The data obtained were statistically evaluated using the SPSS package program (IBM SPSS Statistics v22; Chicago, IL, USA). After the Kolmogorov-Smirnov test determined the compatibility of the data to a normal distribution, statistical significance was compared with one-way analysis of variance (ANOVA) and Tukey HSD post hoc tests (p<0.05).

3. Results

The surface roughness values of the samples prepared from tested materials were compared statistically, and significant differences were found between the groups (p <0.05). The surface roughness of different samples (VE, SHC, TNC, and ESQ) findings are seen in Table 2. The highest average surface roughness value was determined in SHC group (0.50 ± 0.14 μm), and the lowest average surface roughness value was determined in TNC group (0.20 ± 0.08 μm). The surface roughness hybrid CAD/CAM block groups and composite groups were found statistically similar in themselves (Table 2) (p>0.05). In this study, the roughness values of different materials are ranked from highest to lowest; SHC = VE > ES = TNC. While there was a significant difference in roughness values between groups, no statistical difference was found between bacterial adhesion values.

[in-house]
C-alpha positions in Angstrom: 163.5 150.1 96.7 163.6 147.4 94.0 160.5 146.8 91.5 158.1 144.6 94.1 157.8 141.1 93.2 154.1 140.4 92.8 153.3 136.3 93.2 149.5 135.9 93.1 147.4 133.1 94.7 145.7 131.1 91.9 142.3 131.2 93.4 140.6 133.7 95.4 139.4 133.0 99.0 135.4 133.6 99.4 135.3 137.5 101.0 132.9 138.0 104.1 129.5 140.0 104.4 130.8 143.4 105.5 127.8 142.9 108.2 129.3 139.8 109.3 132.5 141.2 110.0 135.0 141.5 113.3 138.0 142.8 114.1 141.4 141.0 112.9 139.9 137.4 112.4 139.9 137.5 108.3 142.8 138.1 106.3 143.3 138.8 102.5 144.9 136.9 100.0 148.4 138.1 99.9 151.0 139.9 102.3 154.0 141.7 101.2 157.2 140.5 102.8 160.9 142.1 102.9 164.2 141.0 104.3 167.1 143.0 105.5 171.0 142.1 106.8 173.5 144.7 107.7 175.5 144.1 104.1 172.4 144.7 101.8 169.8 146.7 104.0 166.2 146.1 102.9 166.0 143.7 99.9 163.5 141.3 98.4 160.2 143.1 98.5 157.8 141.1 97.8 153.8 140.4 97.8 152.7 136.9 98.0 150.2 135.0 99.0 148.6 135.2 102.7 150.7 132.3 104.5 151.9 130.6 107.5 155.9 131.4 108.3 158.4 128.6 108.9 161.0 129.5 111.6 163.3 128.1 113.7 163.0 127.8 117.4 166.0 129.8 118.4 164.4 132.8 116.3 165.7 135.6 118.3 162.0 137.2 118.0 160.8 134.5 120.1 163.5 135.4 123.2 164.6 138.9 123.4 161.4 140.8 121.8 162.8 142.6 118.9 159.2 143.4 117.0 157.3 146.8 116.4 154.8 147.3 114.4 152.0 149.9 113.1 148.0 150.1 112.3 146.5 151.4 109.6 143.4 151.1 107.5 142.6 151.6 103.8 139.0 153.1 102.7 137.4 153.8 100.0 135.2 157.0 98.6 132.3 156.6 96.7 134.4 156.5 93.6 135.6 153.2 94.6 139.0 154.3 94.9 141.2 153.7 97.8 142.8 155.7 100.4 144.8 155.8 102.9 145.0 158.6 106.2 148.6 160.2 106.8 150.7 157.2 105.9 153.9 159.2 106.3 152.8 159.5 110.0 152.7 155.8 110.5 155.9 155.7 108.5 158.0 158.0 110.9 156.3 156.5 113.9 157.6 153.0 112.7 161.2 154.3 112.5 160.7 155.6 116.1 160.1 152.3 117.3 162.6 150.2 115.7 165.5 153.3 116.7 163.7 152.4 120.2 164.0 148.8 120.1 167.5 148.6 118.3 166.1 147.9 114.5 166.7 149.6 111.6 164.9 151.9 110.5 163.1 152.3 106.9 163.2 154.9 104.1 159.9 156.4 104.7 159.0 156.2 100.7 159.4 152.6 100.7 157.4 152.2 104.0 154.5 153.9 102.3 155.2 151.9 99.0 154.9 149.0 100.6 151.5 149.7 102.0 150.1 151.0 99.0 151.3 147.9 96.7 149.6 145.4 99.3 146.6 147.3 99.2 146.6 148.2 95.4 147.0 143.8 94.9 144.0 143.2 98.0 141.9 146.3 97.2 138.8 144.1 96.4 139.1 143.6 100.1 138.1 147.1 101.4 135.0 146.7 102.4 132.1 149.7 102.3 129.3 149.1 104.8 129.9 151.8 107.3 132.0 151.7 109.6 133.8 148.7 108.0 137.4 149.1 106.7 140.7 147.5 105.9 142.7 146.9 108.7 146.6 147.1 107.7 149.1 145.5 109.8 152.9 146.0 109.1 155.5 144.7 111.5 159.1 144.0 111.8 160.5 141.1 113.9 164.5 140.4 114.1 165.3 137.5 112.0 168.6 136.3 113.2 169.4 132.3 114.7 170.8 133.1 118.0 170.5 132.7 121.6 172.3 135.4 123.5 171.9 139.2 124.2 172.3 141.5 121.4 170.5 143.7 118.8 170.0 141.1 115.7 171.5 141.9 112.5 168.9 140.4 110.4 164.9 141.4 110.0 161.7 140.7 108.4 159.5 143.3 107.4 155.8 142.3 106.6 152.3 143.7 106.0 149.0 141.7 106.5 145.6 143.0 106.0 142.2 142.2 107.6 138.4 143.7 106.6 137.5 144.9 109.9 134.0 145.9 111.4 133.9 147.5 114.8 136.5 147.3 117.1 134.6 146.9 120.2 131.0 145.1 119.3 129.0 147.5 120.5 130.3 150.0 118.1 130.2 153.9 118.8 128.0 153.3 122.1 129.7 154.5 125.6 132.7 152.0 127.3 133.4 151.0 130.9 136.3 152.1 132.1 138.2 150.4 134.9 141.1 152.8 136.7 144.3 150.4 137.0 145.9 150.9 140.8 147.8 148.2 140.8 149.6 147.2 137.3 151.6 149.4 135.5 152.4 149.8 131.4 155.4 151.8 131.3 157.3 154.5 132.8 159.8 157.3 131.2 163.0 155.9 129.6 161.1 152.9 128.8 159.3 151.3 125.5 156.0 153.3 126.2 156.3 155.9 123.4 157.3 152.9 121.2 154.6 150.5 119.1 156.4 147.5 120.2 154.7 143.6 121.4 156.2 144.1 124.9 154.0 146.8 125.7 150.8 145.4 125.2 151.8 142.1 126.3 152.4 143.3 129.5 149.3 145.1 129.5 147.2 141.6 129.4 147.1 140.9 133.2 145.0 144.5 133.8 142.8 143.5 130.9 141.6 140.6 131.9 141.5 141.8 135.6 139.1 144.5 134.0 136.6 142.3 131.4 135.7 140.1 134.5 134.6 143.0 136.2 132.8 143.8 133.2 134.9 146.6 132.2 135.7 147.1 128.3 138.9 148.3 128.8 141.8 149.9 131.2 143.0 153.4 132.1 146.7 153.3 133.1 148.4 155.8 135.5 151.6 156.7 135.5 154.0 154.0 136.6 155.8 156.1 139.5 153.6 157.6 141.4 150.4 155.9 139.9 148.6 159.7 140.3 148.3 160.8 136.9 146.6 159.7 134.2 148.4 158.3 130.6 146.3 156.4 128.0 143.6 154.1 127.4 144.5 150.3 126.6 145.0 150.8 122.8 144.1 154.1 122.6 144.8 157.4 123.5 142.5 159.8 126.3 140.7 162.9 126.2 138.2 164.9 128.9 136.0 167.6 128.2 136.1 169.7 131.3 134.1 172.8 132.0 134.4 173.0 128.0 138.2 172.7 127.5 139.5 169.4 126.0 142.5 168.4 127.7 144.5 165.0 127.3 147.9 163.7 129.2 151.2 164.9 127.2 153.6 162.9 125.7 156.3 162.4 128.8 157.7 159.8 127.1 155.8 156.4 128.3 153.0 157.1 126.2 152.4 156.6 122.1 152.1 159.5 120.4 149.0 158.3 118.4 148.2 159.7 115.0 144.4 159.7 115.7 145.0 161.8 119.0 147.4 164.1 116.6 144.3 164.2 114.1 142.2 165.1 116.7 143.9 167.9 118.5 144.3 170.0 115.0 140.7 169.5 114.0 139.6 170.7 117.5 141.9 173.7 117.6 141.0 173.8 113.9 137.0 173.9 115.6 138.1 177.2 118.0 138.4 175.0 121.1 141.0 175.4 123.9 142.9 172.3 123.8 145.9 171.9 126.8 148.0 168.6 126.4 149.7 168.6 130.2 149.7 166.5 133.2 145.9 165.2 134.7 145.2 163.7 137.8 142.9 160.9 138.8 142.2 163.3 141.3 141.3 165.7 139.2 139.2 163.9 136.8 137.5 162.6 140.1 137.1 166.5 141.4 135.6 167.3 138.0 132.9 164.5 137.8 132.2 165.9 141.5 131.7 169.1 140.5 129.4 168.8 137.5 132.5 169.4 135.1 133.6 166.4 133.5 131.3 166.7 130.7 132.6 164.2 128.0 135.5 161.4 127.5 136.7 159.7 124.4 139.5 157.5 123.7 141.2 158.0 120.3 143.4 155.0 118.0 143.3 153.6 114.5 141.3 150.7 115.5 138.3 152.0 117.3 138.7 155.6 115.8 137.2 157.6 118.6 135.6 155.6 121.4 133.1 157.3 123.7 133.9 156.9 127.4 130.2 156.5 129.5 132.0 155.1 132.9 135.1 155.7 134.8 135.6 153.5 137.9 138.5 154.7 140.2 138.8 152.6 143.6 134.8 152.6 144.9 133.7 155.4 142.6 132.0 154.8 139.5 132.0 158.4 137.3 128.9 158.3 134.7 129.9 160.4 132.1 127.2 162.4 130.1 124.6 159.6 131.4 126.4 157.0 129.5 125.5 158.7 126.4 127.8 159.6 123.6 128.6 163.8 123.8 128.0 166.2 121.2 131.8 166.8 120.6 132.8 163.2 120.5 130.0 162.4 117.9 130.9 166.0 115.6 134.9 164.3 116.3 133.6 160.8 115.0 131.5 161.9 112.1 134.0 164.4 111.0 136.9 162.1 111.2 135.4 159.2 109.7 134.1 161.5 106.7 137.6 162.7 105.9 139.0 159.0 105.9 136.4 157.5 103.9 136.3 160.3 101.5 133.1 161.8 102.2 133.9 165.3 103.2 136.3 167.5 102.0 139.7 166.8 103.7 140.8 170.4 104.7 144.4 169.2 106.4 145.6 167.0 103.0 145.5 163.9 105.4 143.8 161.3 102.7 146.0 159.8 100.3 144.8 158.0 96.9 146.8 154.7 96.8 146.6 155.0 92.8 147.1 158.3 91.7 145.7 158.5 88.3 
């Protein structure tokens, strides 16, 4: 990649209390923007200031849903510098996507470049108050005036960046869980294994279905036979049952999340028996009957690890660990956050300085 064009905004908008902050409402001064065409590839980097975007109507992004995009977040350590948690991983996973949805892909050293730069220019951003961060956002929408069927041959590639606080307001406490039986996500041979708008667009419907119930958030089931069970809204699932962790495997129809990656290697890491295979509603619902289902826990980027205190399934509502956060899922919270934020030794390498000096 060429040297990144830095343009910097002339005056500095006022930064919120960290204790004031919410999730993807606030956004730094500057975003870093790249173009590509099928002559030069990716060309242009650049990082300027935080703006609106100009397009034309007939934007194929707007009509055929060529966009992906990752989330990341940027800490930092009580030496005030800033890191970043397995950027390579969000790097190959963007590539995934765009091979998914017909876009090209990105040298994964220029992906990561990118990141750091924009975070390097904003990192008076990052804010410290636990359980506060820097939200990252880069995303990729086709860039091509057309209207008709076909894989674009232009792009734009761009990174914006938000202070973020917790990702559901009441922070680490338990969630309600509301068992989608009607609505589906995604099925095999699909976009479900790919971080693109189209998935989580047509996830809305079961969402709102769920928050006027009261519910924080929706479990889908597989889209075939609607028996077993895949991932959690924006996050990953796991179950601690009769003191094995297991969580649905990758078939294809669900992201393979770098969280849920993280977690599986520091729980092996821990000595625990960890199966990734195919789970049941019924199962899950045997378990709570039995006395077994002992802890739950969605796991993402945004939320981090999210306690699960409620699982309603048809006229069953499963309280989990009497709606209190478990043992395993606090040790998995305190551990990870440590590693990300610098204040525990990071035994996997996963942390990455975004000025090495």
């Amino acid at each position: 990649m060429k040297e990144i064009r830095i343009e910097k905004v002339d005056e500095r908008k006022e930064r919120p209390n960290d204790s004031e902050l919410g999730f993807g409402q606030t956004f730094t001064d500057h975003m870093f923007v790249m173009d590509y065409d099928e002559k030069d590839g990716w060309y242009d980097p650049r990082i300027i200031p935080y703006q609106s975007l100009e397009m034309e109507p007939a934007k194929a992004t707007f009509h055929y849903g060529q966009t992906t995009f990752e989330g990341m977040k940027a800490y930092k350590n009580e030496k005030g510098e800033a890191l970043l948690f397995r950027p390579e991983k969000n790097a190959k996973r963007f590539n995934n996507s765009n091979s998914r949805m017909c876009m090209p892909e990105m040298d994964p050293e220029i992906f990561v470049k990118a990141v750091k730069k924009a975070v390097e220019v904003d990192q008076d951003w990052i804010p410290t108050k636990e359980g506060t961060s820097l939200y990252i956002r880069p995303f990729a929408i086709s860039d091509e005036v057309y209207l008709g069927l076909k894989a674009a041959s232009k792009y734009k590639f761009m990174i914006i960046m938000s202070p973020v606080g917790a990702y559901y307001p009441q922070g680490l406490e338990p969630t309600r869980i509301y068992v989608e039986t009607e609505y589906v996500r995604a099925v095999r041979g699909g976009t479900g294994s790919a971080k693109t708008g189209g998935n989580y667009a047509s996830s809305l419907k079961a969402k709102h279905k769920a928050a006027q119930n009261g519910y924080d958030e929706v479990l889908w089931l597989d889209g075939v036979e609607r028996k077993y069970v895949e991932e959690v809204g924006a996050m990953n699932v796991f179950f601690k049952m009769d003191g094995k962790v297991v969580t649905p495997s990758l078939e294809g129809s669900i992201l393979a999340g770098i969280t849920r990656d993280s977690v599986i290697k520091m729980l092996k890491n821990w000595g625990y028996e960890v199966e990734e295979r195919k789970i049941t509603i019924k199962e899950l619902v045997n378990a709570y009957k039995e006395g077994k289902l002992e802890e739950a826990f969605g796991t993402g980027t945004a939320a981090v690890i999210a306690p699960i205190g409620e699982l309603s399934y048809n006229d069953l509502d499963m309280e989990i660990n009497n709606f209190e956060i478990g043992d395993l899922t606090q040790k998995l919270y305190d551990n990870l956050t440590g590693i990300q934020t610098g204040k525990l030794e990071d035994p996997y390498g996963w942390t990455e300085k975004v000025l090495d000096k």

4. Discussion